This bill is not the sole solution to the challenge of solar siting. Small-scale solar capacity in the state’s Renewable Energy Growth (REG) program has been nearly doubled to maximize residential and commercial rooftop arrays, which pose no siting conflicts. Further, just this week, OER and the Rhode Island Commerce Corporation opened a $1 million fund to support projects that propose solar on brownfields.
But make no mistake: legislators must act this session to avoid risking another year without significant protections for the state’s forests and habitats. The economics of siting currently favor large projects in flat, forested tracts, but they don’t have to remain that way.
Jordan Stutt, a policy analyst at the Acadia Center, a Boston-based environmental group, applauded the clean energy provisions of the legislation but said it represents a missed opportunity on transportation.
“This is all happening while the federal government is rolling back clean car standards and potentially challenging the California waiver for zero-emission vehicles,” he said. “In light of that backwards trajectory from Washington D.C., we really need Massachusetts and other states in this region to become leaders on transportation.”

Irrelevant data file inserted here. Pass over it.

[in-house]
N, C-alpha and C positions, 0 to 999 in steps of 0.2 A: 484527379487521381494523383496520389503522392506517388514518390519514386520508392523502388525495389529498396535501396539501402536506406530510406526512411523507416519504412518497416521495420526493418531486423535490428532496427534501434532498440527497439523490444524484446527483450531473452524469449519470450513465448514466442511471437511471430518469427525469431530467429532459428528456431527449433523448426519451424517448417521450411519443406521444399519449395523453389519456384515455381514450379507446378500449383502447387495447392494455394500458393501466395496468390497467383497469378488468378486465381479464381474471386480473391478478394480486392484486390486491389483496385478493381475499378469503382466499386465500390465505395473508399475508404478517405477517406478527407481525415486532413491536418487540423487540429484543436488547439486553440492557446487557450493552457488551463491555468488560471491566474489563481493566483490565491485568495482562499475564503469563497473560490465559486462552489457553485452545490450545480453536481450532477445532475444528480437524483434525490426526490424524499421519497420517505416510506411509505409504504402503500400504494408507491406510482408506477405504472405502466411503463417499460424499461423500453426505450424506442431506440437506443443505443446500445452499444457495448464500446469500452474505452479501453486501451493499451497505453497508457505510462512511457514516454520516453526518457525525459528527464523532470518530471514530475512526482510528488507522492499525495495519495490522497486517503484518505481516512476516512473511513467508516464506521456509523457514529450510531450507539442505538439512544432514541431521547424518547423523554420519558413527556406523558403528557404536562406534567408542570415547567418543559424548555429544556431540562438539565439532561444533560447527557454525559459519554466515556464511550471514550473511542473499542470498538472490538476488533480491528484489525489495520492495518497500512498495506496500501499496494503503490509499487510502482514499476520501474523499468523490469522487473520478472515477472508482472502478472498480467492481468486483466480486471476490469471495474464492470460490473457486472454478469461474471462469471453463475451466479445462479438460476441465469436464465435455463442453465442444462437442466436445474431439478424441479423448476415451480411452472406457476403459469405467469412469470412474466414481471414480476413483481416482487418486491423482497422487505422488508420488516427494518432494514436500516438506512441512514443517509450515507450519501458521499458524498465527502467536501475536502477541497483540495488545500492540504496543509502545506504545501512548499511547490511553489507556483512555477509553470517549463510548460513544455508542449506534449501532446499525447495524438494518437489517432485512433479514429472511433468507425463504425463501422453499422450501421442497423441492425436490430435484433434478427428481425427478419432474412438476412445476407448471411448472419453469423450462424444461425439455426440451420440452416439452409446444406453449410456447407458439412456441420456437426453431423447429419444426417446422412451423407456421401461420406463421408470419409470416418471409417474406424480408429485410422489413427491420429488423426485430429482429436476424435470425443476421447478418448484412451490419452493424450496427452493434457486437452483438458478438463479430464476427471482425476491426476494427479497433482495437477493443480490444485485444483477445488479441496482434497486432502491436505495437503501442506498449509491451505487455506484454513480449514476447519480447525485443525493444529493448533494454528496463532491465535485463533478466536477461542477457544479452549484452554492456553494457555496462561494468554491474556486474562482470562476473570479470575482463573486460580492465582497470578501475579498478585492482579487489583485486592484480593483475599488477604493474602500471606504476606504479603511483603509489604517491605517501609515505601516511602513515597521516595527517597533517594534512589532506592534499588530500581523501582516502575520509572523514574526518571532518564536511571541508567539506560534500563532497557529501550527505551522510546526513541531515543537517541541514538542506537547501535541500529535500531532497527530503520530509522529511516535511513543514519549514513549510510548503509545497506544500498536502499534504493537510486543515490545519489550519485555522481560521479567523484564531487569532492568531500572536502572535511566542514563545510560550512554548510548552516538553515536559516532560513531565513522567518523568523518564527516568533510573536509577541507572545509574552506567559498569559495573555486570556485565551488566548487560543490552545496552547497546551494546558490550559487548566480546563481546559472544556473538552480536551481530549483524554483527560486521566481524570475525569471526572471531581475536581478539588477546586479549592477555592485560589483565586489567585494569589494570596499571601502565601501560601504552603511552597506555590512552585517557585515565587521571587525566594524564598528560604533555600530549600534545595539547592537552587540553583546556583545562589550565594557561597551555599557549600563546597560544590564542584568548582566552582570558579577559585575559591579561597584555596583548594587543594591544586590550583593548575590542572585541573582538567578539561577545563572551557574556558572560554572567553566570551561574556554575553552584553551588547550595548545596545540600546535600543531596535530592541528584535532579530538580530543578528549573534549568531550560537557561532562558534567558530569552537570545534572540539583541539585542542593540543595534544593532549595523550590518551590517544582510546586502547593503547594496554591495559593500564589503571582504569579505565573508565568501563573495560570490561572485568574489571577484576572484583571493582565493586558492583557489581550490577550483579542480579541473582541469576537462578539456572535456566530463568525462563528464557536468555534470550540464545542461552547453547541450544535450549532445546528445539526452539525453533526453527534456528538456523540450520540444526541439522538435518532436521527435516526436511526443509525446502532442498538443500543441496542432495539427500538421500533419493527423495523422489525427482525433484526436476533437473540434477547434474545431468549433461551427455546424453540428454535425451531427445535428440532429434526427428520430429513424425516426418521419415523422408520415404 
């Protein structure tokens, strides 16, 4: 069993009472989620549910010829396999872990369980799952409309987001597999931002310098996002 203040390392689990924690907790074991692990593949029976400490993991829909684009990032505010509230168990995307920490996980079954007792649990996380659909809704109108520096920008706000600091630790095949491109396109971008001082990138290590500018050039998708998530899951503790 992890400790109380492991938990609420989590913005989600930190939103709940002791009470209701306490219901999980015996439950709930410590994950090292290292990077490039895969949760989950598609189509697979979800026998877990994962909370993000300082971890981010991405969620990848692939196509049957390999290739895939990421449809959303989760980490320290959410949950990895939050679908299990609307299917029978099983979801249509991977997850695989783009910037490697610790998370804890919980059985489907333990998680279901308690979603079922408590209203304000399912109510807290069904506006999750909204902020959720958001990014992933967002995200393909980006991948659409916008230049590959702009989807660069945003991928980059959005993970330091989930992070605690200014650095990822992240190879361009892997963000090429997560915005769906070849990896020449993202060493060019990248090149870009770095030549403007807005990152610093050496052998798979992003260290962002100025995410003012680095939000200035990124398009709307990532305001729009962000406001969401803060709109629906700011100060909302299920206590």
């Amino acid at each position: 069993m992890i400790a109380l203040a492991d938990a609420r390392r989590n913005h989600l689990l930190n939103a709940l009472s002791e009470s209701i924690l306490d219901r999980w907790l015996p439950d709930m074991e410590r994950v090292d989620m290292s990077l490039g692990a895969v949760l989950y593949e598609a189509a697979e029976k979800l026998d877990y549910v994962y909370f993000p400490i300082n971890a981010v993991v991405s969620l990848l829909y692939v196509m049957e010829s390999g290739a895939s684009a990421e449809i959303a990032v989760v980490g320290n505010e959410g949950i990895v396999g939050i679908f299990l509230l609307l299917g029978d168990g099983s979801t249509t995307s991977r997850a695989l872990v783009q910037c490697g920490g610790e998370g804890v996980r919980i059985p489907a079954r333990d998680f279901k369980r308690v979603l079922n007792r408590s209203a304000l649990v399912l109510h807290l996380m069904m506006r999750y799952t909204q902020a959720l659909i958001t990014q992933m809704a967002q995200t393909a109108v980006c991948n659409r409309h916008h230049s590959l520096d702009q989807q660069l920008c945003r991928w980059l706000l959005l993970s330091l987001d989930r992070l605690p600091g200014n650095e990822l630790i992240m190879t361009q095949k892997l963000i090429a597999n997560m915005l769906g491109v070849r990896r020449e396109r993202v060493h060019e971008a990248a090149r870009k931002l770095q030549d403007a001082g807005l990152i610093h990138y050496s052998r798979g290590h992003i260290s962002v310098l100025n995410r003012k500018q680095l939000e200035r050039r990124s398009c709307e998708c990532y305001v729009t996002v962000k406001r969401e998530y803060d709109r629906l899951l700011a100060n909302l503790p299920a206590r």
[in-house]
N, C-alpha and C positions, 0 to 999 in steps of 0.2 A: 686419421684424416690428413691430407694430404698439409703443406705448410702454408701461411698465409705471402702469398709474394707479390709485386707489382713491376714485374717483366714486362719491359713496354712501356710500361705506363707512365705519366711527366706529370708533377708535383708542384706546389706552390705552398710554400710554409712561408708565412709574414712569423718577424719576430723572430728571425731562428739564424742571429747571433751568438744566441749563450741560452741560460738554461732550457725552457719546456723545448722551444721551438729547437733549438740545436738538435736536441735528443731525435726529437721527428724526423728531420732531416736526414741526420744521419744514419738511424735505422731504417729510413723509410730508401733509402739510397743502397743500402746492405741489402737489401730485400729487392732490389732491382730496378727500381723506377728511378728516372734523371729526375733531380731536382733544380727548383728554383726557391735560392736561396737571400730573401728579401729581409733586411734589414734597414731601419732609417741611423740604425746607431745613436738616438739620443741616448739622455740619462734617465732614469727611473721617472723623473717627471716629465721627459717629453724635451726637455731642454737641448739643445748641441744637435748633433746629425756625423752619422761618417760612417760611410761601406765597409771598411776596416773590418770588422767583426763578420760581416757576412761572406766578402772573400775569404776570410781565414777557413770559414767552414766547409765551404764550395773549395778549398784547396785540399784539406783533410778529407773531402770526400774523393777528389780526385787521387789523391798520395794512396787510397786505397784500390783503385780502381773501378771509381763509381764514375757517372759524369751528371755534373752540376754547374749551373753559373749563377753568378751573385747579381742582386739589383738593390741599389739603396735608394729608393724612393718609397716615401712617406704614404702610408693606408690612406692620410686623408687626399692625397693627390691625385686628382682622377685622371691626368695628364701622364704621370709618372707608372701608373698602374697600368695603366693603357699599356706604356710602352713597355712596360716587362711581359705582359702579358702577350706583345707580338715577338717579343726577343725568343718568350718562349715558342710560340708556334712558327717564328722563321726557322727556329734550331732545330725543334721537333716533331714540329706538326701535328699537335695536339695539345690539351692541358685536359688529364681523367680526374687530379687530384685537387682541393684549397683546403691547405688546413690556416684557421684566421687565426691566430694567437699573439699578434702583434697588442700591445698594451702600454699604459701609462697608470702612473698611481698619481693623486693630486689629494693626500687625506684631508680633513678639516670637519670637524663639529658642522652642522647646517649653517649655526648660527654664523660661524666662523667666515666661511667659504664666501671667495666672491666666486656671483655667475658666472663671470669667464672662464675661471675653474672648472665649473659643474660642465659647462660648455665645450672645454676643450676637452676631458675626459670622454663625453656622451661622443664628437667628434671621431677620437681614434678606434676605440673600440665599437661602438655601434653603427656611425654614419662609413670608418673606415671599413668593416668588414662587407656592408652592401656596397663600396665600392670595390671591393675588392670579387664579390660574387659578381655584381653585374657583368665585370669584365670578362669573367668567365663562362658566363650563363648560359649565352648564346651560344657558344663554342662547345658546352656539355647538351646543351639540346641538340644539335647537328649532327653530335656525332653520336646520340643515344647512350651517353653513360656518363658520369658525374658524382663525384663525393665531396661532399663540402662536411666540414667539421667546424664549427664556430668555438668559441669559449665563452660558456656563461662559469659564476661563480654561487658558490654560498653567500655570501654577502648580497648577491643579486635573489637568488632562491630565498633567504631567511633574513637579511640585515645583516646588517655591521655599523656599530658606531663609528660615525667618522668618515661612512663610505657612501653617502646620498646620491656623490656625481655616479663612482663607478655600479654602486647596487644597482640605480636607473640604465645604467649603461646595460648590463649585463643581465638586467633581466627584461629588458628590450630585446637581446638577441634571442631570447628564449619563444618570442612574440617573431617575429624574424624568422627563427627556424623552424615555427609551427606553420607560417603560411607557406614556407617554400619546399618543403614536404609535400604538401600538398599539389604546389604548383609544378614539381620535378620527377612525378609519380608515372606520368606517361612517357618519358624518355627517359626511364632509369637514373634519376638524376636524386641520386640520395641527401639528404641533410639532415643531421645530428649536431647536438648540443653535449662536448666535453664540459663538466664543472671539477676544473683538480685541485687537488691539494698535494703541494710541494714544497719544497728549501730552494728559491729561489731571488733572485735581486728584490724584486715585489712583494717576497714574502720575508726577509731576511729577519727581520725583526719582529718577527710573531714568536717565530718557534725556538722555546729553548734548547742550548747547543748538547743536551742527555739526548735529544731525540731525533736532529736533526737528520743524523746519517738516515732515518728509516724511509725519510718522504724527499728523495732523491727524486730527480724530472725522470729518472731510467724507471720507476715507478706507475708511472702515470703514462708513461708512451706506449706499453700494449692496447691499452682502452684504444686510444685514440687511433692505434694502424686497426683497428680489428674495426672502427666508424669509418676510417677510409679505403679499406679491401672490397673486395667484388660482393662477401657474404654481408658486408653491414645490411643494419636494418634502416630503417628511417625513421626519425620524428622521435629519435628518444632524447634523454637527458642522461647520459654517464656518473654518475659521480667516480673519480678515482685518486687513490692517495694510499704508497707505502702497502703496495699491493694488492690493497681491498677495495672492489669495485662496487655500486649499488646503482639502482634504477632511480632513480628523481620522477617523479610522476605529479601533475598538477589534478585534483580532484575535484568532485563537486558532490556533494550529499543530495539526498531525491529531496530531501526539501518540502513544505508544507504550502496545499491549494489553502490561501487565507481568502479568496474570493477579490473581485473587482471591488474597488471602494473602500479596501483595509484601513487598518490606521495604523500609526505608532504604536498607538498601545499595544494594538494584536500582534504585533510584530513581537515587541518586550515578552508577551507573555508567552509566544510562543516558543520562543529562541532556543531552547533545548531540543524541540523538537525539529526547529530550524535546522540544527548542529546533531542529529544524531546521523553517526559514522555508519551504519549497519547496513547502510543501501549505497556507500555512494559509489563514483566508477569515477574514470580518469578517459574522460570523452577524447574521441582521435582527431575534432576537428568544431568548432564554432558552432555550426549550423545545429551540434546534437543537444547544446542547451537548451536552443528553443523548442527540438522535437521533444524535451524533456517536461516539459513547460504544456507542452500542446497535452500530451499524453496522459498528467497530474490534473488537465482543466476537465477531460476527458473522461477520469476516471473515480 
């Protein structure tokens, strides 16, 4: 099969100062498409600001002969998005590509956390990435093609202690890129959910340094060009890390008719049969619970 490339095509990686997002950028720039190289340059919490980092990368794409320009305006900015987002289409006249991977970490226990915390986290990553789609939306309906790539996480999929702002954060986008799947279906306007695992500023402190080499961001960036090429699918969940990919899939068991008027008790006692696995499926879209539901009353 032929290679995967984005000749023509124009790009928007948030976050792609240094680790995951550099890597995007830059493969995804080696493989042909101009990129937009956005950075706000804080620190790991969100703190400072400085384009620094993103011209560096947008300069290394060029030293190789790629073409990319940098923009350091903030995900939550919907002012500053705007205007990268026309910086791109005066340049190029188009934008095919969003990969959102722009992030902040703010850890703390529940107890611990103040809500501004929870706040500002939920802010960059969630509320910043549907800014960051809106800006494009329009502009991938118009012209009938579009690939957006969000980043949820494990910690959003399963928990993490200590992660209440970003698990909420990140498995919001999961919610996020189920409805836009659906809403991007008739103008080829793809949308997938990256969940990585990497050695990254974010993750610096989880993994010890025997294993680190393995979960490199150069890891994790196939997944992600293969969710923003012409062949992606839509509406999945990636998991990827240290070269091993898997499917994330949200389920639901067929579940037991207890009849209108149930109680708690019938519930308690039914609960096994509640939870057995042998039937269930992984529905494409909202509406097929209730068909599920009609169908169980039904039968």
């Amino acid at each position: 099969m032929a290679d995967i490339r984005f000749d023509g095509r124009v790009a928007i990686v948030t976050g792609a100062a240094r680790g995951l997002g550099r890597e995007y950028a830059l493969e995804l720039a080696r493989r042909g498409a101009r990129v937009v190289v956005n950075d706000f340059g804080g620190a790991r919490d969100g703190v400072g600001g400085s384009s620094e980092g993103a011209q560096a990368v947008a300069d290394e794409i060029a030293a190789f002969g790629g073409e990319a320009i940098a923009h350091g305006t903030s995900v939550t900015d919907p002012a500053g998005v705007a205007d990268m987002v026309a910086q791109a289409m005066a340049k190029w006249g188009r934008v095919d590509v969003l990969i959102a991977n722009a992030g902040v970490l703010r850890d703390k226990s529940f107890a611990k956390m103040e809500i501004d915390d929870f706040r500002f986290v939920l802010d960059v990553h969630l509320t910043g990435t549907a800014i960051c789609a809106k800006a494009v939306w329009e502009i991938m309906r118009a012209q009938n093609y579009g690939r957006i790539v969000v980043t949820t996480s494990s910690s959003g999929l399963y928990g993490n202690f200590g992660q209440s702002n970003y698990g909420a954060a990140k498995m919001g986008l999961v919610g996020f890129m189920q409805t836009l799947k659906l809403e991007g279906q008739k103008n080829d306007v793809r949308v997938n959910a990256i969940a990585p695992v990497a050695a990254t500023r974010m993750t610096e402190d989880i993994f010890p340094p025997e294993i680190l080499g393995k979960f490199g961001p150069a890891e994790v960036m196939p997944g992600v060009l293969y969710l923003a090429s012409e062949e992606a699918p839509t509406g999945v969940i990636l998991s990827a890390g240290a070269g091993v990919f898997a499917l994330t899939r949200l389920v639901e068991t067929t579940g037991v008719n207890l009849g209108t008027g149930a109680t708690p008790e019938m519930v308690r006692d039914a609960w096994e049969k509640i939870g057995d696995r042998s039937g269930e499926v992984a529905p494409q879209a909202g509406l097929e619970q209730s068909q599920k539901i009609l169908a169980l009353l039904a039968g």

Read the full article from E&E News here (article may be behind paywall).
Further Action Will Be Required to Address New and Unresolved Issues
BOSTON – Yesterday evening, a conference committee of the Massachusetts House and Senate released a compromise clean energy bill, H.4857, which is expected to pass both chambers of the legislature today. The bill enacts several key policies for supporting clean energy in the Commonwealth and represents a significant accomplishment by the legislature, but it falls short in other areas that are equally necessary for swift progress toward clean energy goals.